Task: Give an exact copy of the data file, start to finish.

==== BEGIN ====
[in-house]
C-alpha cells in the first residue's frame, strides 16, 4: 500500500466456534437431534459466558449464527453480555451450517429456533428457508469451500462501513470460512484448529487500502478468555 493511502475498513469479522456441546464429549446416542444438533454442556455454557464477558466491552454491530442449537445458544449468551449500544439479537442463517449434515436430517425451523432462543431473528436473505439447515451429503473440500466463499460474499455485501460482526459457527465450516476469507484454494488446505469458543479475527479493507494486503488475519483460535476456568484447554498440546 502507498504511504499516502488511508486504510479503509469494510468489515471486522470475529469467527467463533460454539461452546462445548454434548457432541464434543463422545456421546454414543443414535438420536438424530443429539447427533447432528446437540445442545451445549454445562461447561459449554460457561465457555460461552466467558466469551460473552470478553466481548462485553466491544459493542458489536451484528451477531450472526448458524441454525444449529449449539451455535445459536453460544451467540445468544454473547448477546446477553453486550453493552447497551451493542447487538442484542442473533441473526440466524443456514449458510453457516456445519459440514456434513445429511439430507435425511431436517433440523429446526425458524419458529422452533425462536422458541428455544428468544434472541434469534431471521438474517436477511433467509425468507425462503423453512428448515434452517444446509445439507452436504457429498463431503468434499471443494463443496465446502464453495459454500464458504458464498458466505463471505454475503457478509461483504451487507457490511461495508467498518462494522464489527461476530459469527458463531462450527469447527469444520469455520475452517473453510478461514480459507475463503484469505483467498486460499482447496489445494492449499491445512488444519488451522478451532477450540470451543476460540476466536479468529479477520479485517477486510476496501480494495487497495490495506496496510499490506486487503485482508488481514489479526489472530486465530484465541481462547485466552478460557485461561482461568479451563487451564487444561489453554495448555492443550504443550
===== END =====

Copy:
[in-house]
C-alpha cells in the first residue's frame, strides 16, 4: 500500500466456534437431534459466558449464527453480555451450517429456533428457508469451500462501513470460512484448529487500502478468555 493511502475498513469479522456441546464429549446416542444438533454442556455454557464477558466491552454491530442449537445458544449468551449500544439479537442463517449434515436430517425451523432462543431473528436473505439447515451429503473440500466463499460474499455485501460482526459457527465450516476469507484454494488446505469458543479475527479493507494486503488475519483460535476456568484447554498440546 502507498504511504499516502488511508486504510479503509469494510468489515471486522470475529469467527467463533460454539461452546462445548454434548457432541464434543463422545456421546454414543443414535438420536438424530443429539447427533447432528446437540445442545451445549454445562461447561459449554460457561465457555460461552466467558466469551460473552470478553466481548462485553466491544459493542458489536451484528451477531450472526448458524441454525444449529449449539451455535445459536453460544451467540445468544454473547448477546446477553453486550453493552447497551451493542447487538442484542442473533441473526440466524443456514449458510453457516456445519459440514456434513445429511439430507435425511431436517433440523429446526425458524419458529422452533425462536422458541428455544428468544434472541434469534431471521438474517436477511433467509425468507425462503423453512428448515434452517444446509445439507452436504457429498463431503468434499471443494463443496465446502464453495459454500464458504458464498458466505463471505454475503457478509461483504451487507457490511461495508467498518462494522464489527461476530459469527458463531462450527469447527469444520469455520475452517473453510478461514480459507475463503484469505483467498486460499482447496489445494492449499491445512488444519488451522478451532477450540470451543476460540476466536479468529479477520479485517477486510476496501480494495487497495490495506496496510499490506486487503485482508488481514489479526489472530486465530484465541481462547485466552478460557485461561482461568479451563487451564487444561489453554495448555492443550504443550